The government has introduced Pradhan Mantri Credit Scheme for powerloom weavers , under this scheme it will provide financial assistance of up to 90 percent. The government will provide margin money subsidy to the extent of 20 percent of the project cost, with a ceiling of Rs 1 lakh, as well as interest subvention at six percent per annum, both for working capital and term loans up to Rs 10 lakh for a maximum of five years.
Ujwal Lahoti, chairman, The Cotton Textiles Export Promotion Council said that another scheme for the ailing powerloom sector is Sustainable and Accelerated Adoption of Efficient Textile Technologies to help Small Industries, abbreviated as SAATHI. This is expected to benefit almost 2.5 million powerloom units, which produce 57 per cent of total cloth in the country. The use of efficient equipment would result in energy savings and cost savings to the unit owner, who would in turn repay in instalments to EESL (Energy Efficient Services Ltd) over a three to four-year period.
The schemes provide for powerloom units to not only upgrade technology but to install solar power equipment to cut energy costs.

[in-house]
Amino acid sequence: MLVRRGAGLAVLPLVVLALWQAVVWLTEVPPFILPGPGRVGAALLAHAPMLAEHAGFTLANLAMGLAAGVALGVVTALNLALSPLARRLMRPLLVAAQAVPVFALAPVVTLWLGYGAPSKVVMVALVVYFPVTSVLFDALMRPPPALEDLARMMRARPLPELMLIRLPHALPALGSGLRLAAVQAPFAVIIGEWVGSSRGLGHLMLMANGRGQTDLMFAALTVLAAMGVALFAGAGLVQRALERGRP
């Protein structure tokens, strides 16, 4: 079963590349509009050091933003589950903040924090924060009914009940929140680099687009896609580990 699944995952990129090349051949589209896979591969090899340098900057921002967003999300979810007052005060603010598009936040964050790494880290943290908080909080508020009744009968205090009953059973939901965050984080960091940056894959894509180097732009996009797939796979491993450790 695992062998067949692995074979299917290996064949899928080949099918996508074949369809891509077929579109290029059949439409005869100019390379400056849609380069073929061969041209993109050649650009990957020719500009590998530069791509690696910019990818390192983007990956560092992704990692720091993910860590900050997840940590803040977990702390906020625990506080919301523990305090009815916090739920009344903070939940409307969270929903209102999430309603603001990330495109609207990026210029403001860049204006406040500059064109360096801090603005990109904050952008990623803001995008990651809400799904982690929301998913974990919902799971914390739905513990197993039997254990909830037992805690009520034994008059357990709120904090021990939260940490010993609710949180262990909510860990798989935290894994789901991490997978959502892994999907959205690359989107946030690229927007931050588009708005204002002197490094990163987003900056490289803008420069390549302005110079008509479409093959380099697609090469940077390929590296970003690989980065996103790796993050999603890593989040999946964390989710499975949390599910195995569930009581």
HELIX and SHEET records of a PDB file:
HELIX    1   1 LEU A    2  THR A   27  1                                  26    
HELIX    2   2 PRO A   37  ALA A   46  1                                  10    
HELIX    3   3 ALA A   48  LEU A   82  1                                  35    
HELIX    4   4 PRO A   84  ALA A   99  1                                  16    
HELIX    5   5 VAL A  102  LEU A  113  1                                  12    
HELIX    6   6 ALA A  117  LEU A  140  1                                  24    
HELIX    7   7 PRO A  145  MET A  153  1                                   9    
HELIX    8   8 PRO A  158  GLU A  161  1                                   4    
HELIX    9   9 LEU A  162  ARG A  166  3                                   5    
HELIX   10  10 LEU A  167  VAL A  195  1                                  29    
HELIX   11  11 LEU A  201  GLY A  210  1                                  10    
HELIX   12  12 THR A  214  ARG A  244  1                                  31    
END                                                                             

Kavita Gupta, textile commissioner said that the Union ministry and state governments have announced several promotional schemes for powerloom textiles but there is hardly any awareness in the industry. The highest benefit of these schemes has been taken by entrepreneurs of Gujarat and Tamil Nadu.
The solar energy scheme for small powerloom units will help the unit to pay back bank loans within three to four years. After this initial repayment period, the unit shall get practically free electricity.
Lahoti welcoming the increase in the Merchandise Exports from India Scheme (MEIS) from two to four percent, urged the government to include cotton yarn under it. While every other segment in the textile value chain has been provided with MEIS benefits, cotton yarn has been excluded for some inexplicable reason, though it was included in the Focus Market Scheme and Incremental Export Incentive Scheme under the earlier Foreign Trade Policy.
He said that of the 2.5 million powerlooms, half are in Maharashtra. There are 108 powerloom clusters in the country and 72 textile parks.
Lahoti also said that more of cotton yarn export will benefit not only the spinning sector but also cotton farmers and the value-added segments of fabric and made-ups/garments.
However, at present the spinning sector is passing through difficult times and losing market share to Vietnam and Indonesia due to increasing costs. Withdrawal of export incentives for cotton yarn has reduced Indiaâ€™s competitive edge, as local prices have increased by five to six percent, is the complaint.
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